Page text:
Reading the Nutrition Label:
Don’t be fooled by the color of bread! Just because it’s brown does not mean it qualifies as a whole grain or high in fiber! Be a savvy shopper by knowing what to look for in your products!
When shopping for whole grains, it is important to scan the nutrition list to find out the true nature of the grains found in the product! If the product is truly a whole grain, the first ingredient listed should be one of the following:
- Whole or rolled oats
- Brown Rice
- Wild rice
- Whole wheat
- Bulgur (cracked wheat)
Nutrition labels can be misleading and companies love to market their foods in a way that makes us feel as though we are buying a nutritious product, even if that is not the case. Common labels are listed below to let you know the true meaning behind the term. Most people associate the following terms with whole grains, but that may not be the case.
- 100% wheat. This means that the only grain found in the product is wheat but it does not mean it contains the whole grain of wheat.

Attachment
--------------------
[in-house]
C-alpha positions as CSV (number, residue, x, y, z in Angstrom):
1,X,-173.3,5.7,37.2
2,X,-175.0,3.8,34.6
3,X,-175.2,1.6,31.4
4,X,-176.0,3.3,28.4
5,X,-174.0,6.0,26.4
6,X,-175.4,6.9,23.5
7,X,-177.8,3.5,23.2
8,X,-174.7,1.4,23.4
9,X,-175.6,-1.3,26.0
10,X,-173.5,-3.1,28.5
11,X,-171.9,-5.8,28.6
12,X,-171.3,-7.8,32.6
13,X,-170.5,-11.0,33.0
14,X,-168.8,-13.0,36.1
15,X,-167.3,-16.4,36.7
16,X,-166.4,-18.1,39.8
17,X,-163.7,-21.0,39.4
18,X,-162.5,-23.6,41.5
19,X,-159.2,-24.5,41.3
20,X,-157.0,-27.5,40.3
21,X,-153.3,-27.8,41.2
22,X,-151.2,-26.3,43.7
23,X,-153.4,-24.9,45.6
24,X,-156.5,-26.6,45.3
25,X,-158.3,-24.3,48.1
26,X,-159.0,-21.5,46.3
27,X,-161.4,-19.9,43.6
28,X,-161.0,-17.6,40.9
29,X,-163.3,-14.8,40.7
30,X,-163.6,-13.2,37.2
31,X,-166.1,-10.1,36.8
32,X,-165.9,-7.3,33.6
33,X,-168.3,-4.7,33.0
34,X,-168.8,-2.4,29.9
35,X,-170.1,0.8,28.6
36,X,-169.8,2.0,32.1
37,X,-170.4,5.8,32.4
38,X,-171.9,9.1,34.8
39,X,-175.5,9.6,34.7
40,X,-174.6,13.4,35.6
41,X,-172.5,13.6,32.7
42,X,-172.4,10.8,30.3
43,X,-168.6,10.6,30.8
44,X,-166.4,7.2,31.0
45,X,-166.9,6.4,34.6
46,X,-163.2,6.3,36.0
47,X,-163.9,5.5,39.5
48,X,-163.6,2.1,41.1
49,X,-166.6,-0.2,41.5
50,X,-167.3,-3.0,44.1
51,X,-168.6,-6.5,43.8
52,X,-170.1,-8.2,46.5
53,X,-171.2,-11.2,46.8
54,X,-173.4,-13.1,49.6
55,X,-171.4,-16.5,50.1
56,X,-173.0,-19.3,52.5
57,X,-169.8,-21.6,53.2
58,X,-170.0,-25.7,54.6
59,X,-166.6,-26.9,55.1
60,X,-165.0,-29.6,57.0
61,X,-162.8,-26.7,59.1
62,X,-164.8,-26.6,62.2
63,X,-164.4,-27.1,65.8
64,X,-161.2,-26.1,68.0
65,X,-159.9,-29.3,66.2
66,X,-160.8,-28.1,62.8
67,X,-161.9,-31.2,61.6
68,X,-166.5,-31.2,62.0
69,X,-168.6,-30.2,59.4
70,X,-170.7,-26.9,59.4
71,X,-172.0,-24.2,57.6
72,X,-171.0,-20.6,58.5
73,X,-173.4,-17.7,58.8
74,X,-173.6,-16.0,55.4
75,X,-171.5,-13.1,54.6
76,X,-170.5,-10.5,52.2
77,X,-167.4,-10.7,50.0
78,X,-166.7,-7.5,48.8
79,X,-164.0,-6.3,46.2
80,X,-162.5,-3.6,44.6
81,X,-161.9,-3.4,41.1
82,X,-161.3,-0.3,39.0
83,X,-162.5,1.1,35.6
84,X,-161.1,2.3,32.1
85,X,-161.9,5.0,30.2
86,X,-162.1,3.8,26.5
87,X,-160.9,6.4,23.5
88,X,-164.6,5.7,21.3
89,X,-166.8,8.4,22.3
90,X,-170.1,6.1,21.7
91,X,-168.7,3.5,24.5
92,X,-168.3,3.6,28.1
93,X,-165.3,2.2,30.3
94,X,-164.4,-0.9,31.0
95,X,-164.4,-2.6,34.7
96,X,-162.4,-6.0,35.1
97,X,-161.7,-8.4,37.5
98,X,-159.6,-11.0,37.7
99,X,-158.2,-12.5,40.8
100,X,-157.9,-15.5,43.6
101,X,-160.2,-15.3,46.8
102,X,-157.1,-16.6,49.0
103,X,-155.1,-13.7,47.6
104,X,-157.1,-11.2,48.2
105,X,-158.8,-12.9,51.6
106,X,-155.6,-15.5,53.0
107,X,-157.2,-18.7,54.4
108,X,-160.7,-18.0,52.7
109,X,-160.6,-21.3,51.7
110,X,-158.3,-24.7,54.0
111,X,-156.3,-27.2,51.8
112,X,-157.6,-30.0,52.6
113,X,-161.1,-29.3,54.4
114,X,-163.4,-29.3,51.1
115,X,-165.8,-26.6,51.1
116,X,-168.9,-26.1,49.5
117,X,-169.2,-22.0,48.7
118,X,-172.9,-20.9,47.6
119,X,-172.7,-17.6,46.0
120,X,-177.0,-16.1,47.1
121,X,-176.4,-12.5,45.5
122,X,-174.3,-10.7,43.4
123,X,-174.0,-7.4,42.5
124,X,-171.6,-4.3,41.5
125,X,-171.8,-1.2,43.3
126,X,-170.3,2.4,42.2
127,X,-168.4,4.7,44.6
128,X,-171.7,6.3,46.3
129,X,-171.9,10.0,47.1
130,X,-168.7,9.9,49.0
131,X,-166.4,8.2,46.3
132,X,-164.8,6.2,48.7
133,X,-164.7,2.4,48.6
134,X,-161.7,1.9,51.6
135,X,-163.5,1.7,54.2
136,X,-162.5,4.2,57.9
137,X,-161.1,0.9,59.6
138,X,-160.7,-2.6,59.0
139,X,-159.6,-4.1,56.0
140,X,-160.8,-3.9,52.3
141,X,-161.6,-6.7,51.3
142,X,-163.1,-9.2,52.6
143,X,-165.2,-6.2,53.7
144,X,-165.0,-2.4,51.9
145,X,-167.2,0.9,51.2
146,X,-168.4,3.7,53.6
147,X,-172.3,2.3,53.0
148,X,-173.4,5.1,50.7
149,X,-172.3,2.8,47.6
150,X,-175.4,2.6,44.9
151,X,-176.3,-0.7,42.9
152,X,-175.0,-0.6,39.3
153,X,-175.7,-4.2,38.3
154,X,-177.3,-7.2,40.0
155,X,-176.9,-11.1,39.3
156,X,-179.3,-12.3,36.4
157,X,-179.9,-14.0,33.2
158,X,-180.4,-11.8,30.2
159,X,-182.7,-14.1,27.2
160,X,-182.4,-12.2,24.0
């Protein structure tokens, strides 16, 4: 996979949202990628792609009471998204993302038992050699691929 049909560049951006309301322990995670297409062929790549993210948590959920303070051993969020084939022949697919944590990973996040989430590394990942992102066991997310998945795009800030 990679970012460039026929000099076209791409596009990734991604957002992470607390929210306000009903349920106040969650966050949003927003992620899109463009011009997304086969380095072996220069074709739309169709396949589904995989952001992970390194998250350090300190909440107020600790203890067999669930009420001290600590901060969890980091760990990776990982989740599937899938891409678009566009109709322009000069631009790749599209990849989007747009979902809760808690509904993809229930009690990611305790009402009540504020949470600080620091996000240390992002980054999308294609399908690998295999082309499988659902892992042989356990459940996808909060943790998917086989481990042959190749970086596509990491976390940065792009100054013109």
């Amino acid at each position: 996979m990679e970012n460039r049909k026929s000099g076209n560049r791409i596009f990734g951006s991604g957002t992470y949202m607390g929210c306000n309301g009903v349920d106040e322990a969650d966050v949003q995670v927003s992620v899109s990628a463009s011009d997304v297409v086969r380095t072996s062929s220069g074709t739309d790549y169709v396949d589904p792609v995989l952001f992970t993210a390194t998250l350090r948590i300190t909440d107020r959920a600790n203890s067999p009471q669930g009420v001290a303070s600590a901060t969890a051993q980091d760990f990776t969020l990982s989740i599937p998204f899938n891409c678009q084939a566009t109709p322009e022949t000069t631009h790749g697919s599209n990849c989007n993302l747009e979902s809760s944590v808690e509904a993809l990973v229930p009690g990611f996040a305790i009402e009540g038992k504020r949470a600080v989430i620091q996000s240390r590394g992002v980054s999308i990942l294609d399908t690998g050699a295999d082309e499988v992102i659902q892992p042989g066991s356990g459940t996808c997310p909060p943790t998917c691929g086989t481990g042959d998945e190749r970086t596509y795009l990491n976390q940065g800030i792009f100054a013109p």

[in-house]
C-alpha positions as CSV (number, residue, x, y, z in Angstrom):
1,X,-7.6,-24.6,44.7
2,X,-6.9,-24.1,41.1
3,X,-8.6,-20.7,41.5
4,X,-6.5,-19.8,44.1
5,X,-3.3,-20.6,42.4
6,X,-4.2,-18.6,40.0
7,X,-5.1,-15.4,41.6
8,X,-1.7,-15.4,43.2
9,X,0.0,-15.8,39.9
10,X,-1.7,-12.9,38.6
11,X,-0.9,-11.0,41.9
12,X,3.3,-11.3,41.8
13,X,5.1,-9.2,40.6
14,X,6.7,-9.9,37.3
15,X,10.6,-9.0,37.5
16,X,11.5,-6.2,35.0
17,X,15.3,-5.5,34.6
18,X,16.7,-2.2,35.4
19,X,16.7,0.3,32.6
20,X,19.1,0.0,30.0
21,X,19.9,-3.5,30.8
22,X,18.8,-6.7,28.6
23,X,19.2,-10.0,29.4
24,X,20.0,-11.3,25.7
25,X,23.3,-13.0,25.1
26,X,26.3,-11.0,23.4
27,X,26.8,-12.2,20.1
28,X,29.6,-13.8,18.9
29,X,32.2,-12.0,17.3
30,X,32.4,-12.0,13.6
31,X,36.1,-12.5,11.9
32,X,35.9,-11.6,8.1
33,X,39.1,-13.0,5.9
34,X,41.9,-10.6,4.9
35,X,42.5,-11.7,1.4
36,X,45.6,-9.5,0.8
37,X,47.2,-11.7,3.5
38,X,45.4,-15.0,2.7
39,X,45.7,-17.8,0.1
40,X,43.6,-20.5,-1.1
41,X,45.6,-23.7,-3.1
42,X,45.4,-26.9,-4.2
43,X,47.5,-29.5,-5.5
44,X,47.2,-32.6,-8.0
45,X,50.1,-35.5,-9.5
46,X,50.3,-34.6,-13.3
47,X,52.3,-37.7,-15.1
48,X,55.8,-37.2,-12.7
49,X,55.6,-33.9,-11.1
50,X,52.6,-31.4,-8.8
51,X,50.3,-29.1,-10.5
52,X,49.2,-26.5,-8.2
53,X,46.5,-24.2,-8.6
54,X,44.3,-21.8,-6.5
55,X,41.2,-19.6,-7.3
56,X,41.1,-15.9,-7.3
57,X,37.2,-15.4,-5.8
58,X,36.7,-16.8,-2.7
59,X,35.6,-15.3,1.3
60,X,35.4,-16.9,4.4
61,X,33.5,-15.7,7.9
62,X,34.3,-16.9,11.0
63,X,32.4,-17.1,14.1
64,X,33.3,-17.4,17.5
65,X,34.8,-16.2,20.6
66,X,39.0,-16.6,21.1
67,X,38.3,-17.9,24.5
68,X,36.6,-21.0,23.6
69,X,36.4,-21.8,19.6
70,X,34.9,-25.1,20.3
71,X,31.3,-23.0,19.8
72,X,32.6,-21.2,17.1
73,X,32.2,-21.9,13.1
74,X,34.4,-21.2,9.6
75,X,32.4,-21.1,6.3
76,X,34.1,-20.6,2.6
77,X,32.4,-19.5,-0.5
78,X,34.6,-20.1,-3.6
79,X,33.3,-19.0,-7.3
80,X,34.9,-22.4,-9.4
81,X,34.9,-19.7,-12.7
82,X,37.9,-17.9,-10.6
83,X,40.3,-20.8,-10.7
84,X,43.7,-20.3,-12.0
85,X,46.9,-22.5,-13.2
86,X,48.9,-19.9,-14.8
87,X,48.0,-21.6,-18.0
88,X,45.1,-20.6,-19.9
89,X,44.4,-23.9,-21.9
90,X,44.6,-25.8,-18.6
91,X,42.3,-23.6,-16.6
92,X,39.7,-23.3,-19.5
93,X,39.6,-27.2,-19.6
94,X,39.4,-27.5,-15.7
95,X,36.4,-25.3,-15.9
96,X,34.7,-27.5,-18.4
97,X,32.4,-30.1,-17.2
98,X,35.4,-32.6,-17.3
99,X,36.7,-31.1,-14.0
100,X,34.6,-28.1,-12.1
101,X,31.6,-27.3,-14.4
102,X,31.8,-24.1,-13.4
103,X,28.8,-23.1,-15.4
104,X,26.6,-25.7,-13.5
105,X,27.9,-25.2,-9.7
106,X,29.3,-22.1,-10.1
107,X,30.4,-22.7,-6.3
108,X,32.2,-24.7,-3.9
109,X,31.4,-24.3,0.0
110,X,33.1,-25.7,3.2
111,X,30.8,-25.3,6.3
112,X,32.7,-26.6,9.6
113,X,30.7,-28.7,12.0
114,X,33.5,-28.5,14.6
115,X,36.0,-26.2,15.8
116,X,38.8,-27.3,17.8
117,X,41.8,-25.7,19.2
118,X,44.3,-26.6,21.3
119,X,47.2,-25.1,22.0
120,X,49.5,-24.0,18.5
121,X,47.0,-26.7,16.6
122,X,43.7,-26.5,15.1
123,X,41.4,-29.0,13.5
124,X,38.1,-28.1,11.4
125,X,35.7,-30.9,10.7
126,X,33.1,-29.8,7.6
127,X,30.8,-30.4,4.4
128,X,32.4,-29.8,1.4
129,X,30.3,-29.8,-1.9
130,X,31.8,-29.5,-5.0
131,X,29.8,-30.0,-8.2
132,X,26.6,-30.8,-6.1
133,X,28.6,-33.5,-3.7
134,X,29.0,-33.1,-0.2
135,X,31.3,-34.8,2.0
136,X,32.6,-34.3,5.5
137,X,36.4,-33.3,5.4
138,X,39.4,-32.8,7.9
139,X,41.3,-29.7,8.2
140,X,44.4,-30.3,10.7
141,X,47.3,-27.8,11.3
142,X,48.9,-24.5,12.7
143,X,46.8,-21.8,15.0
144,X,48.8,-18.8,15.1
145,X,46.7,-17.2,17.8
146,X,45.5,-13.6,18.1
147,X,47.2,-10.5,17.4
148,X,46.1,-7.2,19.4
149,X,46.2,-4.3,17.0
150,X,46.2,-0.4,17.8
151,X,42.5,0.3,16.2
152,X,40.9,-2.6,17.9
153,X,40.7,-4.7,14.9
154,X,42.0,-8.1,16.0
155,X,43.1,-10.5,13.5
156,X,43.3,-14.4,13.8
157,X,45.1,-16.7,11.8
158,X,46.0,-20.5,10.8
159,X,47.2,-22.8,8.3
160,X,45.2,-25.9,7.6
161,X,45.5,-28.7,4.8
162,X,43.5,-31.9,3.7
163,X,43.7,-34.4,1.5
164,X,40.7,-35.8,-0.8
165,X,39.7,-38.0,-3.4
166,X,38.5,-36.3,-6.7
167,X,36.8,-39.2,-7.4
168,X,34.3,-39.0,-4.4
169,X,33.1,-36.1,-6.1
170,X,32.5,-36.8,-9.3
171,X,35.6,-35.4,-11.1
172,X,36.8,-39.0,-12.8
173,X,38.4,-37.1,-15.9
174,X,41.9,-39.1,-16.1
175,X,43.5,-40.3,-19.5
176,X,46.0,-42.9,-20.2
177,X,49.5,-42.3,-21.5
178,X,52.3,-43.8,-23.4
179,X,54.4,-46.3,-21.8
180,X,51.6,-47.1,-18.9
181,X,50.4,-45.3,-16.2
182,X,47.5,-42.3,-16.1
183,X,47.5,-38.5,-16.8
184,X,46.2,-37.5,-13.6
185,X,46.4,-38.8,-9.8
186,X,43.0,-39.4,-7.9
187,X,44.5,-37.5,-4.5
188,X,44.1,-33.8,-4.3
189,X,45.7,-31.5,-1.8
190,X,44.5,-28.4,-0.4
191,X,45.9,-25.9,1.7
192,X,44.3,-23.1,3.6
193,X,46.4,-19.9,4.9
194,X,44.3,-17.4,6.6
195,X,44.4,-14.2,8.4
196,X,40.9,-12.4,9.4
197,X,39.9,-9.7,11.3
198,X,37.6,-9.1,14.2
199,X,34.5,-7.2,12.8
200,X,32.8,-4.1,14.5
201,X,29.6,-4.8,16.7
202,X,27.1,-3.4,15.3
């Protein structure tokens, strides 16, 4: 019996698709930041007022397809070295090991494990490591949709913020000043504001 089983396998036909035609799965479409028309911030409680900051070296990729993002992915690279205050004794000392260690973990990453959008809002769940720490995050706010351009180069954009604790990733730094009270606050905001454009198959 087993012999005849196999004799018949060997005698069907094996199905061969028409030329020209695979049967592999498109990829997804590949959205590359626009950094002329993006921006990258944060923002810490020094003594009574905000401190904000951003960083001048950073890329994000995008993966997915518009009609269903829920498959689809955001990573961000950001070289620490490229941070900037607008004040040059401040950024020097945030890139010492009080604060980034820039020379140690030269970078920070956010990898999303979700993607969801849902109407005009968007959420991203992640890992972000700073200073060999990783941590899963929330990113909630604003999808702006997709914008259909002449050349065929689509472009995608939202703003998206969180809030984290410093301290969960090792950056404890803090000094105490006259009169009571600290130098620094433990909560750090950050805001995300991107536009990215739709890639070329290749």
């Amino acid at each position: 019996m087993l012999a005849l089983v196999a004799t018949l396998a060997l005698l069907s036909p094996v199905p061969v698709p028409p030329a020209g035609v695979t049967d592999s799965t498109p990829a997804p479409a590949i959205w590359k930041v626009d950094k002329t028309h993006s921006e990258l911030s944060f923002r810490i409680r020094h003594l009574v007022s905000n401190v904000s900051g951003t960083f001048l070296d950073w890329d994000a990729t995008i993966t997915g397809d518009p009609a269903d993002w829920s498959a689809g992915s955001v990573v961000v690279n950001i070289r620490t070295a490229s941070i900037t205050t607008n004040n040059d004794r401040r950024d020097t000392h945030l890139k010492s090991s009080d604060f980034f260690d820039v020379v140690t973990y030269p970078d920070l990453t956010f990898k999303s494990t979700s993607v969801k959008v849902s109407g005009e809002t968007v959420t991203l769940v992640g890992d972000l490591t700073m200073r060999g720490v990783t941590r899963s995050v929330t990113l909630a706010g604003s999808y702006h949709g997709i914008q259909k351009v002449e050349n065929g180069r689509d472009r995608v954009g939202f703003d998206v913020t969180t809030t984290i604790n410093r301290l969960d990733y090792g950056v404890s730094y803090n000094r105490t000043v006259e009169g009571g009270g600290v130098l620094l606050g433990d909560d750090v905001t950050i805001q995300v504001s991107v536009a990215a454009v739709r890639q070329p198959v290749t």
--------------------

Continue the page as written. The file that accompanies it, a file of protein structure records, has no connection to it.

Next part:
- Multigrain. This term means that more than one type of grain was used to make the product. The grains that were used may or may not have been whole grains.
- Stone ground. This term refers to a technique used to grind grains. The bran portion of the grain may or may not be included in the product, therefore, it may or may not be whole grain.
Purchase & Storage
Now that you know what to look for on labels, it is time to discuss how to purchase different whole grains. You will want to buy whole grains from a source that has rapid turnover. With time, whole grains lose freshness at a much faster rate than refined grains. To keep freshness, store any grains left in a package in the fridge if you do not plan to use the remaining product within 1-2 months. And store in a dry, cool place because warm temperatures can turn whole grains rancid. Keep this in mind and do not store whole grains above stoves, near ovens or dishwashers. If the whole grains have a bad odor, do not purchase or use because they could be rancid. To protect whole grains during storage, wrap whole grains in a plastic bag before storing in another container to prolong shelf life for a few weeks up to months. When in your grocery, if you see insects around the grains, do not buy them from that store. Bugs could be in a larval state and hatch later in the grain which can cause an infestation of bugs in your home pantry that is difficult to manage.